10) Arthur (1981) Dudley Moore is a millionaire drunk.  Is there any better kind to be?  When he falls in love with the poor Liza Minnelli, he must decide to sacrifice his fortune or pursue love.  Any guesses to which he chooses?  All involved give good performances, and Arthur is rarely seen without a drink in his hand, but Sir John Geilgud steals the show as Arthur’s butler/father figure.

9) Swingers (1996) Jon Favreau breaks up with his girlfriend in New York and decides to head to Los Angeles to pursue his career in acting.  Along with his friend played by Vince Vaughn, they become immersed in the neo-hipster underground lounge movement, and many times way over their heads.  The two losers spend pretty much the whole movie in bars trying to act cool.  A cult favorite.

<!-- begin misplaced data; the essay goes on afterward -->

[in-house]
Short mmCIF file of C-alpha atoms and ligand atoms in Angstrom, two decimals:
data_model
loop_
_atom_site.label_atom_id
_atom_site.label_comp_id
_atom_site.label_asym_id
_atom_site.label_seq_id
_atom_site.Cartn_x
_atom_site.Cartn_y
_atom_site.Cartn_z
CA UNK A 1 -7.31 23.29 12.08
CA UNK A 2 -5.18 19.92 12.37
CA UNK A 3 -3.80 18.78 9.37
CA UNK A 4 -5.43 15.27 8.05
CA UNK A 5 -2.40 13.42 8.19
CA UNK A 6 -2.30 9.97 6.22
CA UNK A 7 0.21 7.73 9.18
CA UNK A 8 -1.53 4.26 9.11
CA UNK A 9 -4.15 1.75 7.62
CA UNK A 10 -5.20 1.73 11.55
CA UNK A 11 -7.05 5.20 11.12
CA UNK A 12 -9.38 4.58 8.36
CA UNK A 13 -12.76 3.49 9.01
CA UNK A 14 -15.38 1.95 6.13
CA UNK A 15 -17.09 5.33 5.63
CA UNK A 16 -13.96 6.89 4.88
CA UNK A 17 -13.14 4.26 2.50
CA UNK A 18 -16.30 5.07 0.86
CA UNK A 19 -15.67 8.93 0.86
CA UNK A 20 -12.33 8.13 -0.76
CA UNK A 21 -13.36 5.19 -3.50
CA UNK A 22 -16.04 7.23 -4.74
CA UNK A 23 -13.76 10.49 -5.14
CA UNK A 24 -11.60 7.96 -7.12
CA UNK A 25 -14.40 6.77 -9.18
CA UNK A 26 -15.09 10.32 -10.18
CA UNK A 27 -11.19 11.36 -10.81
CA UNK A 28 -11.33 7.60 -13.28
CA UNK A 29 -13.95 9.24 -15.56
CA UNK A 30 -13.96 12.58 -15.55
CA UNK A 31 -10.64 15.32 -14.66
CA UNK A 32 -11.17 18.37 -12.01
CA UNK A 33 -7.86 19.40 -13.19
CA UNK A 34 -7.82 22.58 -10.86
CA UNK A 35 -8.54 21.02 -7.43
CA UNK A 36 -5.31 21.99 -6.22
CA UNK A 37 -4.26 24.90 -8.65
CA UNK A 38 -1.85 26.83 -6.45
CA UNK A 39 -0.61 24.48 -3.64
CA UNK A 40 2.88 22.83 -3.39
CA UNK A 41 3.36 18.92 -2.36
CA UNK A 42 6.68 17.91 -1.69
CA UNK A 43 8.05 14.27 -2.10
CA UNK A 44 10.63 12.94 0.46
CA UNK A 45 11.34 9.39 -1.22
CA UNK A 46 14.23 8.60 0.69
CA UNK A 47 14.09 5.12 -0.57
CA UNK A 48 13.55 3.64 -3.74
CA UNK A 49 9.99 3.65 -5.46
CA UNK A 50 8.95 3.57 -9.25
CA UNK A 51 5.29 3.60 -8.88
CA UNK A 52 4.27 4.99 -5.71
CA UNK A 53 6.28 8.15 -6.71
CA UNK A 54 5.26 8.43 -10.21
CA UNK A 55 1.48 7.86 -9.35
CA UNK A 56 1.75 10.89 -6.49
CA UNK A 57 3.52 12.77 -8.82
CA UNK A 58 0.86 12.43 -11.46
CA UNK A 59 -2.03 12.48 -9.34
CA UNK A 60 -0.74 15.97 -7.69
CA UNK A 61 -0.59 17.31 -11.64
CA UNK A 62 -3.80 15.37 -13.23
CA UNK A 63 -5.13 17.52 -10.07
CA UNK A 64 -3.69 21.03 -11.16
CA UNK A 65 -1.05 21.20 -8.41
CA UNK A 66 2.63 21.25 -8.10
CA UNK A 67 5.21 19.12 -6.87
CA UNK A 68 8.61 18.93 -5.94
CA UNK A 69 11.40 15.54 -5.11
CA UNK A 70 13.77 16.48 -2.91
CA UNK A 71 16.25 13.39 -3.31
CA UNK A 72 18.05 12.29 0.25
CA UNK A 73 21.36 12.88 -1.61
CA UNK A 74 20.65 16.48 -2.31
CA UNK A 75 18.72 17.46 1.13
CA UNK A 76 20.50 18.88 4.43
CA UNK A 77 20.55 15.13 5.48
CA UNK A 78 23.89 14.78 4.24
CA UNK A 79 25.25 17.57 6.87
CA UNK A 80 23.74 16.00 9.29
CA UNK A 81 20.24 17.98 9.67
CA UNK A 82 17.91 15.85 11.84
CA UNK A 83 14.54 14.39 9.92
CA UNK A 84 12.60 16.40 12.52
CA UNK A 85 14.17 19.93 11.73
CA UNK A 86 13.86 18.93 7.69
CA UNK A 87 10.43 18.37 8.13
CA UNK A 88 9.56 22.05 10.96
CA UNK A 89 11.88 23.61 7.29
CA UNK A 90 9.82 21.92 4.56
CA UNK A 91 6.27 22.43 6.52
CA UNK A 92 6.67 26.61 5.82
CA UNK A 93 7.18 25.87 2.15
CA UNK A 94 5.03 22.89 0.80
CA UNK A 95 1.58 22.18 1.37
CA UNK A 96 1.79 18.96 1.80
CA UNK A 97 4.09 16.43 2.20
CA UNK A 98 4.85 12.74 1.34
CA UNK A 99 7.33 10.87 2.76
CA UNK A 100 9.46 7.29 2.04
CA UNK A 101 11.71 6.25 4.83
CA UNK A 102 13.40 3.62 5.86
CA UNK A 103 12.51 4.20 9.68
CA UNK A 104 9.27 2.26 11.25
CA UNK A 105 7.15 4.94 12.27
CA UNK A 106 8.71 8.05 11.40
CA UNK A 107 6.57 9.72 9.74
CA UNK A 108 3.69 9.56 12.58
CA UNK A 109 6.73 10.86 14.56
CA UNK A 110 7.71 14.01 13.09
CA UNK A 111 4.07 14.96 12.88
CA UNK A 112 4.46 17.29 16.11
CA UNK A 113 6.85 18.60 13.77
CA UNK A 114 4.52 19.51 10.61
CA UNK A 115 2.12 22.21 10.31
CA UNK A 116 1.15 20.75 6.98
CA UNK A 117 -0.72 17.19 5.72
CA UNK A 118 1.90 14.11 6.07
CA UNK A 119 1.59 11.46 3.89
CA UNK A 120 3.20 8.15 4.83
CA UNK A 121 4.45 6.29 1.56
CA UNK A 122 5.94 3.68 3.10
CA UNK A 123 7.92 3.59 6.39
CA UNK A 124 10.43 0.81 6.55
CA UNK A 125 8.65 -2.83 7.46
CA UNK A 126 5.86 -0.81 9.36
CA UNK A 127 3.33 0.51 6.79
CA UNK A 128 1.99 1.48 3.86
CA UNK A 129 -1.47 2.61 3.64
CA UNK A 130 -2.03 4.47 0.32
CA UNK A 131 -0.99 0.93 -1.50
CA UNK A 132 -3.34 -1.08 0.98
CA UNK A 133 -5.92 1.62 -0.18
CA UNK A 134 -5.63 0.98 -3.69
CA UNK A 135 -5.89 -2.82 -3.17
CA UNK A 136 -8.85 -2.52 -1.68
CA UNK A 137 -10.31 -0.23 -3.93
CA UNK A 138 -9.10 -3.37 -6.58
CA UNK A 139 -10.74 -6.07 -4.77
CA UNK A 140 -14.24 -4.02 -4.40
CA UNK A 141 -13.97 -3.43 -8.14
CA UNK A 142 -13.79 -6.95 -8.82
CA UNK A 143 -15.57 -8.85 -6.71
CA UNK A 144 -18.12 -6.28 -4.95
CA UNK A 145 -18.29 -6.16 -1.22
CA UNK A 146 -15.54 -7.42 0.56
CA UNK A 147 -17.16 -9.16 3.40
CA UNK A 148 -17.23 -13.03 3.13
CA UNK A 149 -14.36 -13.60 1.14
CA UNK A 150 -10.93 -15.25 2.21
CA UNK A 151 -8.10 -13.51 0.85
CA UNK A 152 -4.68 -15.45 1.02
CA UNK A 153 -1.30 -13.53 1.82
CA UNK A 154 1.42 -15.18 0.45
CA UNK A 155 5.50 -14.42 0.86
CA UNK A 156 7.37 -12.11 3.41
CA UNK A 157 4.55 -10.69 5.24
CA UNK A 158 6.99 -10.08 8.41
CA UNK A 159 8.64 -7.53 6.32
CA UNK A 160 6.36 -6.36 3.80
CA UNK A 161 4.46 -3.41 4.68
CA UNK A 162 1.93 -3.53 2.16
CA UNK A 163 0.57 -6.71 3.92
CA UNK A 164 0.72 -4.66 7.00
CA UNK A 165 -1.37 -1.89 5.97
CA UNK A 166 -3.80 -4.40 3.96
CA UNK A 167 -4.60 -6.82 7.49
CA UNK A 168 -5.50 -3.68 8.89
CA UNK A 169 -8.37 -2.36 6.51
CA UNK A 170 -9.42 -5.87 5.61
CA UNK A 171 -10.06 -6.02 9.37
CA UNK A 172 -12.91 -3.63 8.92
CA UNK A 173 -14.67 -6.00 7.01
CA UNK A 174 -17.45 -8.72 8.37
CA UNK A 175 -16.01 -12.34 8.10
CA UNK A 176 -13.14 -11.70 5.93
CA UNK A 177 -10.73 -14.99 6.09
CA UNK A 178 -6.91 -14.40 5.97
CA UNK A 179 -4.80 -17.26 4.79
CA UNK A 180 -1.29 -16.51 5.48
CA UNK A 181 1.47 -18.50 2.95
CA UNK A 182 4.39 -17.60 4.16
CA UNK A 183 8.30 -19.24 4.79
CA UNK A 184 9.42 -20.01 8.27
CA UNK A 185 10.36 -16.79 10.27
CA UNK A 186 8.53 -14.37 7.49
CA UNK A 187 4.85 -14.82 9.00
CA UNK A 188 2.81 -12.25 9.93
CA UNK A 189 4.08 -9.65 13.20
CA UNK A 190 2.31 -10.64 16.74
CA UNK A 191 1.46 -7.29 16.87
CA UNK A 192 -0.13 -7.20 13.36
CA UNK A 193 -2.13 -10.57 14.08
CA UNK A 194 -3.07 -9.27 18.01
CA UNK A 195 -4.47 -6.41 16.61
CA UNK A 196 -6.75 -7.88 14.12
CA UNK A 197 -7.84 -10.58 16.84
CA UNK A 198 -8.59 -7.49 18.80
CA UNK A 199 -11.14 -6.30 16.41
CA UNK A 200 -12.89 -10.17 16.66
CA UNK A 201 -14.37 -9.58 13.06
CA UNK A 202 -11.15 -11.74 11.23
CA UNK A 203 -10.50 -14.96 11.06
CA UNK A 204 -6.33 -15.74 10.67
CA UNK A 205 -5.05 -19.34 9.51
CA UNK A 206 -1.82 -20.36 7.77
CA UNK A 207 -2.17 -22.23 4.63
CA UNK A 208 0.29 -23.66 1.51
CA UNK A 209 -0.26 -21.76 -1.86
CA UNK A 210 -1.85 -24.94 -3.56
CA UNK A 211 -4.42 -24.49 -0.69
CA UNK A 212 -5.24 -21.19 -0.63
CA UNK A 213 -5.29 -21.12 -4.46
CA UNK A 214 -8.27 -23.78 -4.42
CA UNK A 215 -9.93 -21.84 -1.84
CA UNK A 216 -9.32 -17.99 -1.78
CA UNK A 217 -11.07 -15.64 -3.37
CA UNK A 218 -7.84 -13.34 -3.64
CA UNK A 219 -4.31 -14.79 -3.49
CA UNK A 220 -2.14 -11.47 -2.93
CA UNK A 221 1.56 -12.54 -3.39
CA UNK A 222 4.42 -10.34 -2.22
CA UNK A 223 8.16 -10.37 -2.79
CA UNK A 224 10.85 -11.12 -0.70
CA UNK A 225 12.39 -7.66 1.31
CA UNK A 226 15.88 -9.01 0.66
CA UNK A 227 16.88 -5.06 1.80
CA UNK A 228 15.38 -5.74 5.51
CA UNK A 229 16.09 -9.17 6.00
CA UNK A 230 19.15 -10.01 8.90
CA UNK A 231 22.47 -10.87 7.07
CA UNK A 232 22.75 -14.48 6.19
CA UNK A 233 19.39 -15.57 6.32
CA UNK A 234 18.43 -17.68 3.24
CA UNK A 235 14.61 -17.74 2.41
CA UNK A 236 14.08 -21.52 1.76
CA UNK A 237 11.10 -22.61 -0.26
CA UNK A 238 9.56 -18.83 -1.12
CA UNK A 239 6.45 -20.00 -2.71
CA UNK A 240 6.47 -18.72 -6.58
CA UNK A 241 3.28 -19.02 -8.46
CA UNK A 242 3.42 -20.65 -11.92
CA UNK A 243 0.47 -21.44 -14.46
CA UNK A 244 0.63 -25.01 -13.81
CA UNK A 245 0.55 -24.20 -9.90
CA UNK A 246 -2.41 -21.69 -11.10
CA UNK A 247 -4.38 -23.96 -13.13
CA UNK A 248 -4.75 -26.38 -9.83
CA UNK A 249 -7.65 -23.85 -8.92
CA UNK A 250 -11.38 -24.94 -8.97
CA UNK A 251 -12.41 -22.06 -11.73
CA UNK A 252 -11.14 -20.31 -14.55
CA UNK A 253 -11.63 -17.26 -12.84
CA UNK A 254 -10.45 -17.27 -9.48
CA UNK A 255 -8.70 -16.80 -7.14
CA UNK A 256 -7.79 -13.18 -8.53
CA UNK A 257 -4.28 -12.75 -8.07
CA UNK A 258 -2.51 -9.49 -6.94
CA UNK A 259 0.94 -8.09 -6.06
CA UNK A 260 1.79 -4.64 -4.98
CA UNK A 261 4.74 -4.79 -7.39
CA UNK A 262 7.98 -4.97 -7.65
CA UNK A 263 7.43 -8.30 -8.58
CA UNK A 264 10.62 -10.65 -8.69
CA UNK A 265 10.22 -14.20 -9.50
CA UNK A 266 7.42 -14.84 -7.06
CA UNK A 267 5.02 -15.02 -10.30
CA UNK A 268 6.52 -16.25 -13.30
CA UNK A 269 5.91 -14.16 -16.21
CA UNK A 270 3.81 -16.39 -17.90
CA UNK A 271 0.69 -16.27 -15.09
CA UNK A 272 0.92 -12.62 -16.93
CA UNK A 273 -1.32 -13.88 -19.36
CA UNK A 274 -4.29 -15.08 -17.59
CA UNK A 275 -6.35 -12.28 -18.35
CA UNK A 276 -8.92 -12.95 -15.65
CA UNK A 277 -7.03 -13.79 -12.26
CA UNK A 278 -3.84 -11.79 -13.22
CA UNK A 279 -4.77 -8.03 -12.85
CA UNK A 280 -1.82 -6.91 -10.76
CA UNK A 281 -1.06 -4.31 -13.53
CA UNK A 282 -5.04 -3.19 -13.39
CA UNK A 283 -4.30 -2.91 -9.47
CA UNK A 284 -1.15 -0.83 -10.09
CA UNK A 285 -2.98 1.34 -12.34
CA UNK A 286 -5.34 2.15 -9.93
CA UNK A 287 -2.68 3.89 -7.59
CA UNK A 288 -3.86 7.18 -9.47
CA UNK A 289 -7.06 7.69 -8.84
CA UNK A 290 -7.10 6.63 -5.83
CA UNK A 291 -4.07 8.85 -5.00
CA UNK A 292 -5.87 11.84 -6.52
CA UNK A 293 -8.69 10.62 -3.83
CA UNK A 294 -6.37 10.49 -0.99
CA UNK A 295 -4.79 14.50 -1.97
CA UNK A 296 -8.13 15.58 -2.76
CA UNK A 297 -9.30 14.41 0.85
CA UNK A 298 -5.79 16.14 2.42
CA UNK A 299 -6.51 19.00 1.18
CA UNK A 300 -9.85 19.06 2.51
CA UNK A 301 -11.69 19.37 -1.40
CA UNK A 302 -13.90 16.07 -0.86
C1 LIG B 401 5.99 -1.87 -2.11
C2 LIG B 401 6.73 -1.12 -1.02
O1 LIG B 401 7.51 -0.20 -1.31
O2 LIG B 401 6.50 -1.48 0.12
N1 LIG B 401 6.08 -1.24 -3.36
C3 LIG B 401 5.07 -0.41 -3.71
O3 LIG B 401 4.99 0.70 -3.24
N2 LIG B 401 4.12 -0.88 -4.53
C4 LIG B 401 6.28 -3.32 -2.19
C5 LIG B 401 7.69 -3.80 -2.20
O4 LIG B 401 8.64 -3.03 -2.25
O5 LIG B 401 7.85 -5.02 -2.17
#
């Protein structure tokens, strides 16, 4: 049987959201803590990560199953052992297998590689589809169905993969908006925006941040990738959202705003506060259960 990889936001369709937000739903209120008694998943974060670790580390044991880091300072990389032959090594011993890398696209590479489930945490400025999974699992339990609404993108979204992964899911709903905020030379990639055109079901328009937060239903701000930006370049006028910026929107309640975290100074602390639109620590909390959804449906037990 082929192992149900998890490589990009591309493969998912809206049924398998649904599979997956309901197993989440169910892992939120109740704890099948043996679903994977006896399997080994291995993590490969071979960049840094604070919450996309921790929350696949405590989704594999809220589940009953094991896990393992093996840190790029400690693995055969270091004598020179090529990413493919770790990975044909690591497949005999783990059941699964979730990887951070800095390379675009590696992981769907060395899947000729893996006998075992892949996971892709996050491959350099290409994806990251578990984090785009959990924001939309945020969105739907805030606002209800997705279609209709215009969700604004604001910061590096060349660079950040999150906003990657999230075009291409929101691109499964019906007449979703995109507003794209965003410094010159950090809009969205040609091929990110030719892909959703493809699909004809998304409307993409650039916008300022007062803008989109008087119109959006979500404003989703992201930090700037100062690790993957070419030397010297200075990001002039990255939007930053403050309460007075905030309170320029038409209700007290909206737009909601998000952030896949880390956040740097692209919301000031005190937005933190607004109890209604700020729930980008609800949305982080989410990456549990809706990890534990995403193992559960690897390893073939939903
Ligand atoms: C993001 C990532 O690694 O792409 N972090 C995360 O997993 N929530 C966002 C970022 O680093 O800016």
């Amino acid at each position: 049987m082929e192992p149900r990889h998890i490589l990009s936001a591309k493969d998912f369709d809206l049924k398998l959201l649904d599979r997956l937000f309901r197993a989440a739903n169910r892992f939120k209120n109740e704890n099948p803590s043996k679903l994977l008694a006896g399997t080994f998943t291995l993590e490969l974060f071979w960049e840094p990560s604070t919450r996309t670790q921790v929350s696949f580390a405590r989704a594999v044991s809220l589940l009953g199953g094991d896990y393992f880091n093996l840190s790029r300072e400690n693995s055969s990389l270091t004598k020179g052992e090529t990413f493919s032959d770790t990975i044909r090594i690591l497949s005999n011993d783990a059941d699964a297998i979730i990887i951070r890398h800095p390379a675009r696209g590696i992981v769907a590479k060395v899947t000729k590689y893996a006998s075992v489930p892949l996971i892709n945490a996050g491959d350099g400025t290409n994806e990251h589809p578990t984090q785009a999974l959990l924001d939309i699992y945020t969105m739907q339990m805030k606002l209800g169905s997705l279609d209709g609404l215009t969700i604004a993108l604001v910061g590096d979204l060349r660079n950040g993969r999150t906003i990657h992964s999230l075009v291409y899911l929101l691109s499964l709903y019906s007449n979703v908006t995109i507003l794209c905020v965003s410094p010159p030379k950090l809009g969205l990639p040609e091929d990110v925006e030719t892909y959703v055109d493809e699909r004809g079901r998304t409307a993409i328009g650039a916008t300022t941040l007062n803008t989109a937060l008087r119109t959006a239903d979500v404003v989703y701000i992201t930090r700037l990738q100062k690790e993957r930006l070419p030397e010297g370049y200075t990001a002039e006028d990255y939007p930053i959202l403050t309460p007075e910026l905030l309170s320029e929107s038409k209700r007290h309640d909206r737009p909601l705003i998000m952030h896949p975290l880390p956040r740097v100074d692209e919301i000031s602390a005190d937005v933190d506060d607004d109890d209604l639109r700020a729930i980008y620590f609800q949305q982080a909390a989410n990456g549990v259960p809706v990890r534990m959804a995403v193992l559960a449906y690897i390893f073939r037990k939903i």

8) The Hangover  (2009) A drinking movie in which you never see anybody drink, just the effects of the evening before.  The central characters can’t even remember their binge or where the guest of honor of his own bachelor party is, but through the movie, the evening’s events unfold.  Throw in a great cameo of Mike Tyson singing In the Air, and it’s apparent, a good time was had by all.

7) The Big Lebowski (1998) Jeff Bridges is spot on as “The Dude” in this Coen brothers cult favorite.  The Dude wants nothing more than to drink his omnipresent White Russian and have someone pay to clean his rug.  Of course it gets more complicated.  The White Russian is so prominent in the movie that Big Lebowski parties are held and White Russians are the evening’s refreshment.